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As part of Apple’s initiative to battle state-sponsored spyware, or more specifically the surveillance and monitoring of Apple device owners, the company is introducing a system that will alert users when they are believed to be targets of such attacks.
Ostensibly developed to aid in law enforcement campaigns, Pegasus relies on vulnerabilities, like the now-patched FORCEDENTRY exploit, to install a surveillance package capable of granting access to iOS and Android device microphones and cameras, as well as onboard data. The tool is sold — allegedly indiscriminately — to governments with poor human rights track records, who have in the past used it to monitor journalists, activists, researchers, politicians and other targets of interest.
Apple said it is notifying a “small number of users” who were targeted by FORCEDENTRY, and promised to continue to alert customers if and when future attacks are detected.
“Any time Apple discovers activity consistent with a state-sponsored spyware attack, Apple will notify the affected users in accordance with industry best practices,” the company said.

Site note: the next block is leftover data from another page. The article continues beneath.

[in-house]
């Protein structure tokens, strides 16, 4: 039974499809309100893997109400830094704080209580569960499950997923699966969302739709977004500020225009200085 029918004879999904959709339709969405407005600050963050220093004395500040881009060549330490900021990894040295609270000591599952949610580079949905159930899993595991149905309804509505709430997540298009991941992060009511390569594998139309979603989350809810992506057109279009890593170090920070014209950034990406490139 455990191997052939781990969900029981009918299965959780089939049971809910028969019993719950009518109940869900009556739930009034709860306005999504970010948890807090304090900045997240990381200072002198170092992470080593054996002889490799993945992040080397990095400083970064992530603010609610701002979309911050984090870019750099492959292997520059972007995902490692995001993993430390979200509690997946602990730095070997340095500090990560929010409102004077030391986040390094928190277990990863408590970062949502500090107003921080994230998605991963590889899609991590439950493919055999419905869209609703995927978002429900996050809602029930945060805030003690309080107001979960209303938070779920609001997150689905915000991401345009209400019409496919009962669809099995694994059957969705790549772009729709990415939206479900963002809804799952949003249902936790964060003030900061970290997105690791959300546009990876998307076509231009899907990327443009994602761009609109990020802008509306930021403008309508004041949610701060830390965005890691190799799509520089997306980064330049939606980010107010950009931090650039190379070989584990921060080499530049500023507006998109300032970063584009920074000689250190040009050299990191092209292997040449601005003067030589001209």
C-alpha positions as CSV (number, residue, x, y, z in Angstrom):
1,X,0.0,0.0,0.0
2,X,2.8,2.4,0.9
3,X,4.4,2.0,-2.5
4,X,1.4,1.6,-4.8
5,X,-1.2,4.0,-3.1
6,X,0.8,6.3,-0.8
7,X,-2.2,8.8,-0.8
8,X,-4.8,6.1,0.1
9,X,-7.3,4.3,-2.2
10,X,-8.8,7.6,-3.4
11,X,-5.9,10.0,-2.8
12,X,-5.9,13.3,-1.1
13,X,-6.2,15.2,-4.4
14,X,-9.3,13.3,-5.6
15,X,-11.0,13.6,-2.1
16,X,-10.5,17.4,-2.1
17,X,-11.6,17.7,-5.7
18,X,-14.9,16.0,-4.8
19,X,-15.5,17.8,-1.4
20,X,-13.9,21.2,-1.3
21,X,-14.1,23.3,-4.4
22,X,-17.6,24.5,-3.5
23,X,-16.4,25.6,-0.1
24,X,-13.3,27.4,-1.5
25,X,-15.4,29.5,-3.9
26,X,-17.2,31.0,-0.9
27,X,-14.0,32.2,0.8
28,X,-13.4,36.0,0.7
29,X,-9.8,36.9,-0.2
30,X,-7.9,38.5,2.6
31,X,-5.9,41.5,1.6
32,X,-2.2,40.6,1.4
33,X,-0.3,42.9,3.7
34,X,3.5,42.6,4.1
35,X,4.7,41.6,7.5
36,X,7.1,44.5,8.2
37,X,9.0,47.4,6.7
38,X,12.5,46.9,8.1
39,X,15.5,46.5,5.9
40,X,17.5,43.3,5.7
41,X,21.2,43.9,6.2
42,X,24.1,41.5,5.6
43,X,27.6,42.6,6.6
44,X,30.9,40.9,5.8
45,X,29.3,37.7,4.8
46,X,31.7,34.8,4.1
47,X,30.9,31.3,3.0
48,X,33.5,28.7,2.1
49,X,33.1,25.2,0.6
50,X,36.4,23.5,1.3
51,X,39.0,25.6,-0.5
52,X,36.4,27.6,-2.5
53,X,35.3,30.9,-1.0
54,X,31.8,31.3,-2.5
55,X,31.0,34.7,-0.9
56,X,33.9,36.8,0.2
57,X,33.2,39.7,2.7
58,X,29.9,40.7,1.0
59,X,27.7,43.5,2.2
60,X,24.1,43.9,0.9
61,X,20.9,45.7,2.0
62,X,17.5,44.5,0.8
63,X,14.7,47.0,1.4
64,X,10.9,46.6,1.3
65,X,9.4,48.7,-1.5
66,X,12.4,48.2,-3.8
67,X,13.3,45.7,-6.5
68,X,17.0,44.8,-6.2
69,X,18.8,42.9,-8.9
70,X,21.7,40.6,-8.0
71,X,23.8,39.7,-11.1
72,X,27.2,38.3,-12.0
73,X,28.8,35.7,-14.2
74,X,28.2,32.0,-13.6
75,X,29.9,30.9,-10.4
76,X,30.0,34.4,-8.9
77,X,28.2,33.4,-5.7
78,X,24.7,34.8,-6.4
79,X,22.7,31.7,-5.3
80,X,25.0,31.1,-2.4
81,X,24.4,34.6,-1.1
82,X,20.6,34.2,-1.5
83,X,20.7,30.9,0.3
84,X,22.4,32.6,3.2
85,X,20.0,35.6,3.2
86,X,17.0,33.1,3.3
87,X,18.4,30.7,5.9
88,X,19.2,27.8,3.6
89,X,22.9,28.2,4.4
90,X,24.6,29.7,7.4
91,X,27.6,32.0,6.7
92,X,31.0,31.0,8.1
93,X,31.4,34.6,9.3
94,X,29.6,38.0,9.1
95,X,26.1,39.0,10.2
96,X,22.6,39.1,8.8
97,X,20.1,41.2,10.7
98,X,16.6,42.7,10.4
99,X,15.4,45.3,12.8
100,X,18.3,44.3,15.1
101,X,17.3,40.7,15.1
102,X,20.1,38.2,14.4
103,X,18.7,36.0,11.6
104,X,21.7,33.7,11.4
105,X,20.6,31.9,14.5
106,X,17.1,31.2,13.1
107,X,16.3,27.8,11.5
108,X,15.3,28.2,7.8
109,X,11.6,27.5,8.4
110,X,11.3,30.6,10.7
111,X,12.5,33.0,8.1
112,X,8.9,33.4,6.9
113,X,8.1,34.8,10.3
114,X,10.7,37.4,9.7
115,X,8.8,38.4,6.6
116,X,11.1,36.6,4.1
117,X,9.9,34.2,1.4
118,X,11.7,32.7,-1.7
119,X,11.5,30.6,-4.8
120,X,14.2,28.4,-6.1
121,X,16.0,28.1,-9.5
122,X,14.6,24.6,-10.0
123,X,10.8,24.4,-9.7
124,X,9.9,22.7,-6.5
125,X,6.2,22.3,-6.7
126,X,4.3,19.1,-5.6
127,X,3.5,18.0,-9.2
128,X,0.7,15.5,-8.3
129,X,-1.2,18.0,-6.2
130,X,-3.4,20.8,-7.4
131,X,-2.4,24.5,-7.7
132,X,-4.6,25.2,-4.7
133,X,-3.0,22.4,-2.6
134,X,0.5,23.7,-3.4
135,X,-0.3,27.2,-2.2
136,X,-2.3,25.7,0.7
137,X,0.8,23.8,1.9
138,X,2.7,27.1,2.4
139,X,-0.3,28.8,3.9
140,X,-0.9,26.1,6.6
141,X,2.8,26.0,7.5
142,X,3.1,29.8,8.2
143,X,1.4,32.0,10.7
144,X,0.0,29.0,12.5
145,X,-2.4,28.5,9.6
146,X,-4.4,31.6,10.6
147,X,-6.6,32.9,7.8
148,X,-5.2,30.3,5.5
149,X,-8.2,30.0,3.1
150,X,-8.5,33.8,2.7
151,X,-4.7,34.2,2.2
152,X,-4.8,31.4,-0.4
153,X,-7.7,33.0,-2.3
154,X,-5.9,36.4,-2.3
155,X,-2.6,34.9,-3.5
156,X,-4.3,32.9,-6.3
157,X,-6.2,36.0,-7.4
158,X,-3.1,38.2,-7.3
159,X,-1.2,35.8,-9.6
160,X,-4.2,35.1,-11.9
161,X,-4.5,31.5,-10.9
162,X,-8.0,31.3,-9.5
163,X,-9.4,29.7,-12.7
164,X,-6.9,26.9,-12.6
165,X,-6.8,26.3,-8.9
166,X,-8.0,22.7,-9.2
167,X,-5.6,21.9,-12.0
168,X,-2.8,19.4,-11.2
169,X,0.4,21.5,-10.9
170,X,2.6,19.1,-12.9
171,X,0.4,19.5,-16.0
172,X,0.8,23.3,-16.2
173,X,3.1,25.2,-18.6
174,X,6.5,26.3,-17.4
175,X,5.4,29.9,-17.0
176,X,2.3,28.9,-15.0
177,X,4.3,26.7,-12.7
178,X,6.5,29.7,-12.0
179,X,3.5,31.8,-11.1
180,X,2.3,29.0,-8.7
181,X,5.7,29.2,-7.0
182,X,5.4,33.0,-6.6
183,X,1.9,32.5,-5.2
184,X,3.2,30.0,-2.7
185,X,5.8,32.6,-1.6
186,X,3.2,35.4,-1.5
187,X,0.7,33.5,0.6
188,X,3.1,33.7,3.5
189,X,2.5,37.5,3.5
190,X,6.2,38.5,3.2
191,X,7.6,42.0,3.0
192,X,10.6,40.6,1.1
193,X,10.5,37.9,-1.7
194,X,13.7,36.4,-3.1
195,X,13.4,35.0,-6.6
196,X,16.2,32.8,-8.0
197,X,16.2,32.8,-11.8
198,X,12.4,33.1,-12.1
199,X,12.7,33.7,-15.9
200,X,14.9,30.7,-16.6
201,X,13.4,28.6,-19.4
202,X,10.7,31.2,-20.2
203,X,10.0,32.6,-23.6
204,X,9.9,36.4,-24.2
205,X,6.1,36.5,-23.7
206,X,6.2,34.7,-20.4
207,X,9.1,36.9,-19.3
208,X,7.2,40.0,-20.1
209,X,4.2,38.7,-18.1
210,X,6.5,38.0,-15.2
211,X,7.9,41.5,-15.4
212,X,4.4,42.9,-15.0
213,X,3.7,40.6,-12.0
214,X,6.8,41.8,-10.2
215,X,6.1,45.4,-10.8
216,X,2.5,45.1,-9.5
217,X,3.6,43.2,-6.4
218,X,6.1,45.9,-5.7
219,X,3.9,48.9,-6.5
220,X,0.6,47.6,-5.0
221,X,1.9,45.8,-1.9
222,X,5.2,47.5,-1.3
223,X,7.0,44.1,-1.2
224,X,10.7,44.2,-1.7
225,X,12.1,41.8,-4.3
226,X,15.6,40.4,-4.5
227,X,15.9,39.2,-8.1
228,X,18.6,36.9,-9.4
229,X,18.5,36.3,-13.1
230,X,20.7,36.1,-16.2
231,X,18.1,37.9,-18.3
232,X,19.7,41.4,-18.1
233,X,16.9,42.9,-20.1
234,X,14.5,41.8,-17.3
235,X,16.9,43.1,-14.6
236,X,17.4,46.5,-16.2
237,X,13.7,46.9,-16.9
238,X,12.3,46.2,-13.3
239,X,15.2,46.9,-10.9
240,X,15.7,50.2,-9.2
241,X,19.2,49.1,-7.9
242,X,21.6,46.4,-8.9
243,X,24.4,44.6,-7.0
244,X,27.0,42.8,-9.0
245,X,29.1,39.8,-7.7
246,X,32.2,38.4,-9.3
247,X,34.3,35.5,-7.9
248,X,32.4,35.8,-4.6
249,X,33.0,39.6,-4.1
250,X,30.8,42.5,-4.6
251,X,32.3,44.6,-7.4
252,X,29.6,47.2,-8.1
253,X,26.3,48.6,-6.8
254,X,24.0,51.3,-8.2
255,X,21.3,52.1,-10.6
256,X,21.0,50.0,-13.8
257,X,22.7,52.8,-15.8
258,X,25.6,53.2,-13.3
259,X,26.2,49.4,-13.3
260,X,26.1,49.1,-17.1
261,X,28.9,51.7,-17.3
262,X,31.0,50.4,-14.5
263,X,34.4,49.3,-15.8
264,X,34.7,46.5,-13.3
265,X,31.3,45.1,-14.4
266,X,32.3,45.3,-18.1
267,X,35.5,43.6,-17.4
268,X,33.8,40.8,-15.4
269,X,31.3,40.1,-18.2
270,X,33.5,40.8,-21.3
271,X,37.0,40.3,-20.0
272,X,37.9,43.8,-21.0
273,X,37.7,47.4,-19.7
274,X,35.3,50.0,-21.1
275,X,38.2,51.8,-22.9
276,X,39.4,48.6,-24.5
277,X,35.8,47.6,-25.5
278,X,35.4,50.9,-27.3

The system is already active, as a Reuters report on Wednesday details alert messages that were sent to at least six Thai activists and researchers.
Apple explains threat notifications in a support document. While the inherent nature of state-sponsored attacks — expensive, complex and highly targeted — precludes most users from being exposed, Apple says that if one of its customers is affected they can expect to be informed in two ways: a prominent alert notification displayed at the top of the Apple ID website and alerts sent via email and iMessage to the address and phone number associated with an Apple ID.
Notifications from Apple will never ask users to click links, open files, install…